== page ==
Biography and Books
Hagedorn dropped out of college in 1967 to work full time in the civil rights and then anti-war movements. He was doing community organizing in Milwaukee in 1981 when he observed gangs forming. He ran the city’s first gang diversion program and returned to school, getting his BS in 1985 and his MA in Sociology in 1987 from the University of Wisconsin–Milwaukee. He studied under Joan Moore and received a PhD in Urban Studies in 1993 from the University of Wisconsin–Milwaukee. Hagedorn’s first book, People & Folks, argued for more jobs than jails and applied William Julius Wilson’s underclass theory to gangs. He was the architect of a neighborhood-based, family centered social service reform that became the subject of his dissertation, published as Forsaking Our Children. With a crew of former gang members he conducted a multi-year re-study of Milwaukee gangs, which led to a second edition of People & Folks. In the first edition, Hagedorn predicted that if jobs were not created Milwaukee’s gangs would entrench in the illegal economy. This prediction, unfortunately, was supported by his subsequent research.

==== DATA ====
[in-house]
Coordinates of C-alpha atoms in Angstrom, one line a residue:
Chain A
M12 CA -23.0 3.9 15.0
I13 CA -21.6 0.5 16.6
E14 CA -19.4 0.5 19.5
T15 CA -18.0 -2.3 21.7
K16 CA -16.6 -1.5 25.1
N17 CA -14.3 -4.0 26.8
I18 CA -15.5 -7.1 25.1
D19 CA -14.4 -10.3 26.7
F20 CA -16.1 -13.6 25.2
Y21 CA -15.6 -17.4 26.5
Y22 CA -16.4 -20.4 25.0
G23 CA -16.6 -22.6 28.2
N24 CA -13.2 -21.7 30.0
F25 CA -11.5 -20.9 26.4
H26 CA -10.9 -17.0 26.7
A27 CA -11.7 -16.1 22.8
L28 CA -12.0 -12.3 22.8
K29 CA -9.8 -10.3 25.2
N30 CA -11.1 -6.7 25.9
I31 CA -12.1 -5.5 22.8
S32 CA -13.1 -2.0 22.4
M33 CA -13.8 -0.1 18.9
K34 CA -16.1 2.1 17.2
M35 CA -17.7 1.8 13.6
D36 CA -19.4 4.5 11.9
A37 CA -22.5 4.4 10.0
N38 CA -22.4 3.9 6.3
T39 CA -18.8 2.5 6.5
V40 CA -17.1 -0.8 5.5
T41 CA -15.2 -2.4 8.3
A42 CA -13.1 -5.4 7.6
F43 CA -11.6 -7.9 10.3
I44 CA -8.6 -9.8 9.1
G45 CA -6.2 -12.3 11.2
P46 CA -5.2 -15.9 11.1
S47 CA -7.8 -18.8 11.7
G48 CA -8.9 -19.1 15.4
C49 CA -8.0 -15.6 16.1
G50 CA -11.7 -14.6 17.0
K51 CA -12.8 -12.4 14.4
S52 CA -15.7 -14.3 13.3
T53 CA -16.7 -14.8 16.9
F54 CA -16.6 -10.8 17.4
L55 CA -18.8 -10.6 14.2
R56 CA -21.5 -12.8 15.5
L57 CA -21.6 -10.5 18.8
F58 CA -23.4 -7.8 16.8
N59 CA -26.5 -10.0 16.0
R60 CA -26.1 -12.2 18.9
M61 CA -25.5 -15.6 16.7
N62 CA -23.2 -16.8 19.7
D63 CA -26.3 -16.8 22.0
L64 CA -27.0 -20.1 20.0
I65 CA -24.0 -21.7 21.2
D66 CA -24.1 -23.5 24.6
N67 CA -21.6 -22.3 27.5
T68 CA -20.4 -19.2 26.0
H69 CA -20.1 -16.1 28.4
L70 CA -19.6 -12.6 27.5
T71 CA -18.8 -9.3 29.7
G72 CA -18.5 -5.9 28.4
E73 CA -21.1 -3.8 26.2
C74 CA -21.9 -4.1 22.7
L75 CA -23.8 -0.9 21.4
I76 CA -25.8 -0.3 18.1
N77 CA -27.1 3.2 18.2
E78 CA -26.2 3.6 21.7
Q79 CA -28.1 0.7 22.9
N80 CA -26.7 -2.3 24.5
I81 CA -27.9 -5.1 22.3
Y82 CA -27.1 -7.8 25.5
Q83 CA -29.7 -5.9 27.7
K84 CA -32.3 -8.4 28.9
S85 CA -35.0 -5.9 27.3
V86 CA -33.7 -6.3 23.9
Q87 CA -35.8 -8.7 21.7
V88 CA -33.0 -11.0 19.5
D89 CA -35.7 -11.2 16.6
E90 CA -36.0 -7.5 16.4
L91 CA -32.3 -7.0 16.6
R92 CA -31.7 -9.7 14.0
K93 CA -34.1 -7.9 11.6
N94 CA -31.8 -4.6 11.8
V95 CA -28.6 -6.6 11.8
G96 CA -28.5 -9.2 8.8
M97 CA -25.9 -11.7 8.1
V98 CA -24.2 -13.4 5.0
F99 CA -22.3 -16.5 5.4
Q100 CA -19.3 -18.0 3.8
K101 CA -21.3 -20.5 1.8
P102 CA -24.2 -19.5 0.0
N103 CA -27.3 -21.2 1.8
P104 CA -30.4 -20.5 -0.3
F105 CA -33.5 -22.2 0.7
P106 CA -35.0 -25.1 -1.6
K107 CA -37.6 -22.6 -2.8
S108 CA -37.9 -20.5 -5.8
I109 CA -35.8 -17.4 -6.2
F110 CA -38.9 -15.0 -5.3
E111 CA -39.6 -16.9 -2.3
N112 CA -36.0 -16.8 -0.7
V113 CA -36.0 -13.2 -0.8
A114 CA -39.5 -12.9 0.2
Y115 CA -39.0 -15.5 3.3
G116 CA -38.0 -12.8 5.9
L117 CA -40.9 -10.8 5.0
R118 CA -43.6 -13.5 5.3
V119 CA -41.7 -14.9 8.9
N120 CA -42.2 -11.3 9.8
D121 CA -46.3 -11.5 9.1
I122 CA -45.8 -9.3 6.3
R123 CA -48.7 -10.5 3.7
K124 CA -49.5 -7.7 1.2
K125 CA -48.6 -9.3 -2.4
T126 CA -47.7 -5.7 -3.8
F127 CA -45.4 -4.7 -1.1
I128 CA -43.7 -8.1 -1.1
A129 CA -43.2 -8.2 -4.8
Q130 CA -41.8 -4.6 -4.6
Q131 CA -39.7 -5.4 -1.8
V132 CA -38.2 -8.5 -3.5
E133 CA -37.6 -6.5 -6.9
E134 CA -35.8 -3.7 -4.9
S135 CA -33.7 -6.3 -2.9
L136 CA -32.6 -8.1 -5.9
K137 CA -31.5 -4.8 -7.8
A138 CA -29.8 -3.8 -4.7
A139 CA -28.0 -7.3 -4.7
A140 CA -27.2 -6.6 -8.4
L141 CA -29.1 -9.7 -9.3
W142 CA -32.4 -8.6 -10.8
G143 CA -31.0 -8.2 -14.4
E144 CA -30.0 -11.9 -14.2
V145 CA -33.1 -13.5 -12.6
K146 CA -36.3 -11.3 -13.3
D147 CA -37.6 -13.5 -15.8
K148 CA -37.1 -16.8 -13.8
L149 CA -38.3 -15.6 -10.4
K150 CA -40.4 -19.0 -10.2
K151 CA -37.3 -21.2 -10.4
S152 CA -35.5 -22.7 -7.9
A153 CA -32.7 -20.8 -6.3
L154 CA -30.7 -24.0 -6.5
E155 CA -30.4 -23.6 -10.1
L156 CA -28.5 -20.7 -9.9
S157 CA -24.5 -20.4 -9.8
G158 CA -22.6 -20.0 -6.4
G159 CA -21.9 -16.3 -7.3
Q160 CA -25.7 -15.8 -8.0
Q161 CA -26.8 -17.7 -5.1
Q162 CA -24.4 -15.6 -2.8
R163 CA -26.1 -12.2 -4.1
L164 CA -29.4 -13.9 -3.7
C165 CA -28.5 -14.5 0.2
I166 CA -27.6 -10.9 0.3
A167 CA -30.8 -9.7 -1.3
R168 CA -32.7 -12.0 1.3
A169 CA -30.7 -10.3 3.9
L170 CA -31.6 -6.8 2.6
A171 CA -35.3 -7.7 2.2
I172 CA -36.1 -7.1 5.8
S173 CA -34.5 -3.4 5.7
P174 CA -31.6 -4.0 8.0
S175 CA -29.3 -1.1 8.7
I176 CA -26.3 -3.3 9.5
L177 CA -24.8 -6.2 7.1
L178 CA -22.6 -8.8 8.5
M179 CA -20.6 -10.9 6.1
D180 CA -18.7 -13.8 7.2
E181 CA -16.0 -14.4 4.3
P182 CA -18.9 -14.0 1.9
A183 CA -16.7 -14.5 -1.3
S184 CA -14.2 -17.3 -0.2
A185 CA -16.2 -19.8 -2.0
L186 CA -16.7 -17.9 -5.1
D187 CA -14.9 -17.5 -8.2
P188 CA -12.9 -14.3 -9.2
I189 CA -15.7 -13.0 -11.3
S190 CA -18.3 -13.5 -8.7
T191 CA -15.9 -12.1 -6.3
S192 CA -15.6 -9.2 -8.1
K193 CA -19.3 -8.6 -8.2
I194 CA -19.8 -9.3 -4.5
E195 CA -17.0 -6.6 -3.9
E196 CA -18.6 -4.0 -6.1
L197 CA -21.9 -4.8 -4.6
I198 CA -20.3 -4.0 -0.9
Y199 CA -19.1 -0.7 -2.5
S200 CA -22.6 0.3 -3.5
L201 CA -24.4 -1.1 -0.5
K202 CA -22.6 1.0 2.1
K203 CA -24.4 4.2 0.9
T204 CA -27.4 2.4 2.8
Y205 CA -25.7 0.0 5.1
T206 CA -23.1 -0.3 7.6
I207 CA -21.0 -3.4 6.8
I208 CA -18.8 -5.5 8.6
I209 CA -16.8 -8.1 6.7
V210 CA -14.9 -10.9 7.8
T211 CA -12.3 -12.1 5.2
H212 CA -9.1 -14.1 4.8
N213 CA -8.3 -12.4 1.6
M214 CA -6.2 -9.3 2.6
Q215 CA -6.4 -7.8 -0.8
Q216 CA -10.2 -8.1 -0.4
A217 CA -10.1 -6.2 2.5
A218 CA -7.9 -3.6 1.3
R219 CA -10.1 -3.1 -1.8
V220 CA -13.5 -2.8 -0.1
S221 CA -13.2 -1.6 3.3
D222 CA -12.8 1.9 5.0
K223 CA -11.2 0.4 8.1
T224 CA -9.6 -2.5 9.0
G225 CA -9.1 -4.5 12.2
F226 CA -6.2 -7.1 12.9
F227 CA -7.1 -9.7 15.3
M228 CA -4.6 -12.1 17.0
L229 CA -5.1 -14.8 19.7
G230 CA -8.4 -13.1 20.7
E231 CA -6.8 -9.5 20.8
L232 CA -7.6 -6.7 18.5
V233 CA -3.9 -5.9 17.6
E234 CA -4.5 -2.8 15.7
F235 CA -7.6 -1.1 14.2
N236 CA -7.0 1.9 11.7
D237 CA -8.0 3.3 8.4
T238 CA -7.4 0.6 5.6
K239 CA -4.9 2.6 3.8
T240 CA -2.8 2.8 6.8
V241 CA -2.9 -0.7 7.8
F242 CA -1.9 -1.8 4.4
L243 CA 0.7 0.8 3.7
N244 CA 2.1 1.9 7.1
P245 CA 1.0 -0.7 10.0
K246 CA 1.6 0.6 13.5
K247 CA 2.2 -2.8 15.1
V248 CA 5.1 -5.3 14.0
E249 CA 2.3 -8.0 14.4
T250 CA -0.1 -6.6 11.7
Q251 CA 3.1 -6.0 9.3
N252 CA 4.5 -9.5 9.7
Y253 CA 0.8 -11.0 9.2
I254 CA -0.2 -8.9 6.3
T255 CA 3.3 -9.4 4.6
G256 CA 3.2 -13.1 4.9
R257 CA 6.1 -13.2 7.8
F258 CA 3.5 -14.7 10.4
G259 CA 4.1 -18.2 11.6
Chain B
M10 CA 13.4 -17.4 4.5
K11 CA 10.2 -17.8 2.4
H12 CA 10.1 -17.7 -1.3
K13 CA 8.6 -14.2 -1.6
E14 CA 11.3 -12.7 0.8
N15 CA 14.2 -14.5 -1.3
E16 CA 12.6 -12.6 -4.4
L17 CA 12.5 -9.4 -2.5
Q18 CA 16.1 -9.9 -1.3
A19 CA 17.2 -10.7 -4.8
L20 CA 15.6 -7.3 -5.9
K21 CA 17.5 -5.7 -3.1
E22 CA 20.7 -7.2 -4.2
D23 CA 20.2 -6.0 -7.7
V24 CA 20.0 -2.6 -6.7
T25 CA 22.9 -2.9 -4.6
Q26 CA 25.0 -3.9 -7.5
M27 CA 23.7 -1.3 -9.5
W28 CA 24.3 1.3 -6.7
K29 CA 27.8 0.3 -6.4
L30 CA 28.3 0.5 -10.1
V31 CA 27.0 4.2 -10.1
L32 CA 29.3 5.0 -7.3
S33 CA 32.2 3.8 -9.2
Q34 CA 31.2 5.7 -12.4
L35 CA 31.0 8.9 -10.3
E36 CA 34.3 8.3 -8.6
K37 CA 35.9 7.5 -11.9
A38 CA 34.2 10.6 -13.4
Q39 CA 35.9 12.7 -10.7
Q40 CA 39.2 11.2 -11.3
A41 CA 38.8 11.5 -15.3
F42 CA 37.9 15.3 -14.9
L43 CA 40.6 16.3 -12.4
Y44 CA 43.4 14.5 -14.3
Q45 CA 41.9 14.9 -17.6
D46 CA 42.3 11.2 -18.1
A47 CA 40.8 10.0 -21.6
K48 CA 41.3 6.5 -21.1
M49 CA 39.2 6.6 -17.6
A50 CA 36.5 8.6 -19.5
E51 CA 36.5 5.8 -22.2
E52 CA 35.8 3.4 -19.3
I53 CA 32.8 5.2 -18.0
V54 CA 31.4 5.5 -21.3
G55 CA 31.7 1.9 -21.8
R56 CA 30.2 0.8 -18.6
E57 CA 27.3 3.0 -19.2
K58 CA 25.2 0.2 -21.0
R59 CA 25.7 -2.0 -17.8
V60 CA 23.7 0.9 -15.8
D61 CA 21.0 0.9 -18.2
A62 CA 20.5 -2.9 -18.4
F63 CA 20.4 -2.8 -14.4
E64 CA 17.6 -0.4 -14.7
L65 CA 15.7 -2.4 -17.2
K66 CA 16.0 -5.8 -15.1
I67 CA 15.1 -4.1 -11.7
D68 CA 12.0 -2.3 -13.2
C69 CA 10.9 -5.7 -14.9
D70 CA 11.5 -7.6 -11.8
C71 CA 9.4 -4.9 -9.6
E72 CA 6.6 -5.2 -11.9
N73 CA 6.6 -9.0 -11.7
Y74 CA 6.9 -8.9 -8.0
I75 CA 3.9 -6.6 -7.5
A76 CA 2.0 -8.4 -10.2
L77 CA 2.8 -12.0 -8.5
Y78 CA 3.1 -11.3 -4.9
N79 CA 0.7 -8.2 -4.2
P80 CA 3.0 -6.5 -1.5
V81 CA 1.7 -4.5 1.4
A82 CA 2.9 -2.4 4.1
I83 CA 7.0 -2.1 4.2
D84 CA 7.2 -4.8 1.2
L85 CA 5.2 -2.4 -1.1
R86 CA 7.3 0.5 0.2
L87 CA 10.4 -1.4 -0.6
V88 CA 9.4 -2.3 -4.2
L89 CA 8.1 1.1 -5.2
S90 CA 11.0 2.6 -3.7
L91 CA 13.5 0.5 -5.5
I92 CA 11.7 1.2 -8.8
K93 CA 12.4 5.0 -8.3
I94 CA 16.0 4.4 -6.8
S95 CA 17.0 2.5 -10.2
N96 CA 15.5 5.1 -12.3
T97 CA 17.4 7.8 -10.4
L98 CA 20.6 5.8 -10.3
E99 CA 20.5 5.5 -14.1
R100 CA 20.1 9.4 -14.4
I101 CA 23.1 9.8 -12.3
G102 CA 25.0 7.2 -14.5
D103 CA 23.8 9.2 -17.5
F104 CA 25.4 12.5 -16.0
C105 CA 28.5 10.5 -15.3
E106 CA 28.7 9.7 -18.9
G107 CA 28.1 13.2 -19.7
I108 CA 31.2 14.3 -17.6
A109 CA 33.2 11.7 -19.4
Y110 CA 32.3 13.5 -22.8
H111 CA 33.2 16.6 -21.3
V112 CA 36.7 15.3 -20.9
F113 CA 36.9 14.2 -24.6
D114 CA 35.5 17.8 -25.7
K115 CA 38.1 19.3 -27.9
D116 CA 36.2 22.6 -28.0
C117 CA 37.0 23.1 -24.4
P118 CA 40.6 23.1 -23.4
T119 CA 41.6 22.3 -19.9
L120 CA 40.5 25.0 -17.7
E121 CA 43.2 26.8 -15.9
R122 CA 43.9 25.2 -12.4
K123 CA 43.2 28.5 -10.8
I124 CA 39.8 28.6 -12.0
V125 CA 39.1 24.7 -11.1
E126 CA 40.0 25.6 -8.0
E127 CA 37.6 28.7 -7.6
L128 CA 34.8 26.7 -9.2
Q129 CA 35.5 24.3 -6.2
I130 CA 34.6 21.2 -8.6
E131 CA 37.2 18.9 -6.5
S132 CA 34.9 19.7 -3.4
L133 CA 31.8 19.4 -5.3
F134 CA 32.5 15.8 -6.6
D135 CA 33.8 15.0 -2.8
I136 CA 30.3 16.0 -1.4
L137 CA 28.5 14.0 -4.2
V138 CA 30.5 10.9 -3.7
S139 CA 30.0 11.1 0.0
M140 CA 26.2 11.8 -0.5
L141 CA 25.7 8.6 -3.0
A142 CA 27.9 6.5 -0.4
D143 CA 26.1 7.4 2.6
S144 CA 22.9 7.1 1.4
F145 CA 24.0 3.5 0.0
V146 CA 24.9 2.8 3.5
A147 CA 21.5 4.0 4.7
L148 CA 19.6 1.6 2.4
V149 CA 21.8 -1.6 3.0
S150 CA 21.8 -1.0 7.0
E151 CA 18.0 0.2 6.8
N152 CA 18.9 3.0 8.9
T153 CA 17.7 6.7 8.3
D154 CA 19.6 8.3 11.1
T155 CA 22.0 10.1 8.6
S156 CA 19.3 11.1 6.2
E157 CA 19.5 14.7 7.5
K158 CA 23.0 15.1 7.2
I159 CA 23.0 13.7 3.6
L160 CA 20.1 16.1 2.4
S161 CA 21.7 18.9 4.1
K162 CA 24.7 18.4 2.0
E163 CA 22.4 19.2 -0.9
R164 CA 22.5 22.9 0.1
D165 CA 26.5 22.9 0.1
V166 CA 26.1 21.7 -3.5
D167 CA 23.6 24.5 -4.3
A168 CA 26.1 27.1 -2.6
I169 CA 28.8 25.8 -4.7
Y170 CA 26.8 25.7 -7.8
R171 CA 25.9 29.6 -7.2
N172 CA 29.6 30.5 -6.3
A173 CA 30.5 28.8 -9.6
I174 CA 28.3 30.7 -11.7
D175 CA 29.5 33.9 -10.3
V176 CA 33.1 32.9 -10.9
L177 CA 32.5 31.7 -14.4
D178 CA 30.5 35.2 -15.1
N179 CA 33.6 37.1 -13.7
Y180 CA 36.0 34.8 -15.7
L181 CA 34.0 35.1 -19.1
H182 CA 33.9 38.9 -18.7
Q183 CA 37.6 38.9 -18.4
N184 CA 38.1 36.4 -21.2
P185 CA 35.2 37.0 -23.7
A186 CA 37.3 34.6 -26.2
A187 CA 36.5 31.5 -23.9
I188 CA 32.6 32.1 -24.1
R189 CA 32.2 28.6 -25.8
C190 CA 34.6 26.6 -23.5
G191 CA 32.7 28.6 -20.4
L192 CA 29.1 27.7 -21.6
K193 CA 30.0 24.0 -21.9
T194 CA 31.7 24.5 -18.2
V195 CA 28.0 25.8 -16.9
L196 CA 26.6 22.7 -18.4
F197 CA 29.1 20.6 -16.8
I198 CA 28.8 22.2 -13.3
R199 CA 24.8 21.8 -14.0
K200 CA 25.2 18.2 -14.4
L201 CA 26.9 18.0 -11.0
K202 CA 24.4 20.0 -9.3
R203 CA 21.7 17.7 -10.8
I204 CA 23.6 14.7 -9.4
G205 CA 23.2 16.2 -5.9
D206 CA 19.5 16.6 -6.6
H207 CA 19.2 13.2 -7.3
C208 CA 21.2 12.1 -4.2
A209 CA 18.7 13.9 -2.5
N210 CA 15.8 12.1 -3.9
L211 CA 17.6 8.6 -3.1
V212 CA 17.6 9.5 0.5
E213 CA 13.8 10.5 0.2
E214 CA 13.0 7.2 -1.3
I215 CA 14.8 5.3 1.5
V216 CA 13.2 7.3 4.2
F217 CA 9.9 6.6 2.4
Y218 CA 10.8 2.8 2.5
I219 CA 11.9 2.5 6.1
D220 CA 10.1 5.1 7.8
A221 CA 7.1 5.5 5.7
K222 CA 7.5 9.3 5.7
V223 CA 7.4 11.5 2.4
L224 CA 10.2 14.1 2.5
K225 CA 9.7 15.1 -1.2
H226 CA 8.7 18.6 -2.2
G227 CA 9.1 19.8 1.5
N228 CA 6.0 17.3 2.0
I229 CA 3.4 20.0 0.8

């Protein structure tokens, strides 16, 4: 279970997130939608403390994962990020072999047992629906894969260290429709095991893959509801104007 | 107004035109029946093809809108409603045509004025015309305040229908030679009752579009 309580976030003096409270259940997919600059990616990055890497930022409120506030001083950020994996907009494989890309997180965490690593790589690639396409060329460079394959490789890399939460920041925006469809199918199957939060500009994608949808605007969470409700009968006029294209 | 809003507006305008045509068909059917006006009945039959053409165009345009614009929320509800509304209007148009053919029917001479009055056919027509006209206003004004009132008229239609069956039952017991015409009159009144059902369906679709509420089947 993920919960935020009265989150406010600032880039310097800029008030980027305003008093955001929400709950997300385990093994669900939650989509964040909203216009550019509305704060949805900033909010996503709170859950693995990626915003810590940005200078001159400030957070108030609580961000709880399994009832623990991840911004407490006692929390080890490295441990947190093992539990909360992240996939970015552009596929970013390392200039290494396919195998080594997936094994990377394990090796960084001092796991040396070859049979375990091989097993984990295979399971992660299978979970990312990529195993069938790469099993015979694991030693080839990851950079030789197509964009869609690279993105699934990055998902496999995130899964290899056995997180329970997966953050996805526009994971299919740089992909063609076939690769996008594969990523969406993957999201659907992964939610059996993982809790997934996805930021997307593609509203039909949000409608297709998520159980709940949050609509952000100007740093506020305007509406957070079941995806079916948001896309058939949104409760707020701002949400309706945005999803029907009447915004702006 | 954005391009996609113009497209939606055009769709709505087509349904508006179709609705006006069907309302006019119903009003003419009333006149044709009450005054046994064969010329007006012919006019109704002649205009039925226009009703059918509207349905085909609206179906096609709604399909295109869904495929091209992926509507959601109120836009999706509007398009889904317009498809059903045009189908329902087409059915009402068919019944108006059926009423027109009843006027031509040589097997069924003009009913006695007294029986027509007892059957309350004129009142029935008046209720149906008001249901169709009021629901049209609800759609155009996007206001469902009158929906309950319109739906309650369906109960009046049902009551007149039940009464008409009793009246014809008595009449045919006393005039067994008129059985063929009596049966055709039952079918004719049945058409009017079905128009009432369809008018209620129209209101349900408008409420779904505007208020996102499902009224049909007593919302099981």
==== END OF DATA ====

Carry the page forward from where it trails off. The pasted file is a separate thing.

Dr. Hagedorn accepted a tenure track position at the University of Illinois at Chicago in 1996. He was editor, along with Meda Chesney-Lind, of Female Gangs in America, reprinting many of the classic academic articles on female gangs. His interest turned to Chicago gangs, and he became immersed in the history of the Vice Lords and the importance of race. His global travels further informed his understanding of gangs, which led him to edit the volume Gangs in the Global City, and later to write A World of Gangs. In A World of Gangs, he applied Manuel Castells’ work in analyzing gangs, arguing that understanding the cultural struggle for identity was crucial in working with gangs. Mike Davis calls Hagedorn’s work the foundation of the critical school of gang studies. His most recent book, The In$ane Chicago Way, looks historically at gangs, organized crime, and corruption in Chicago.
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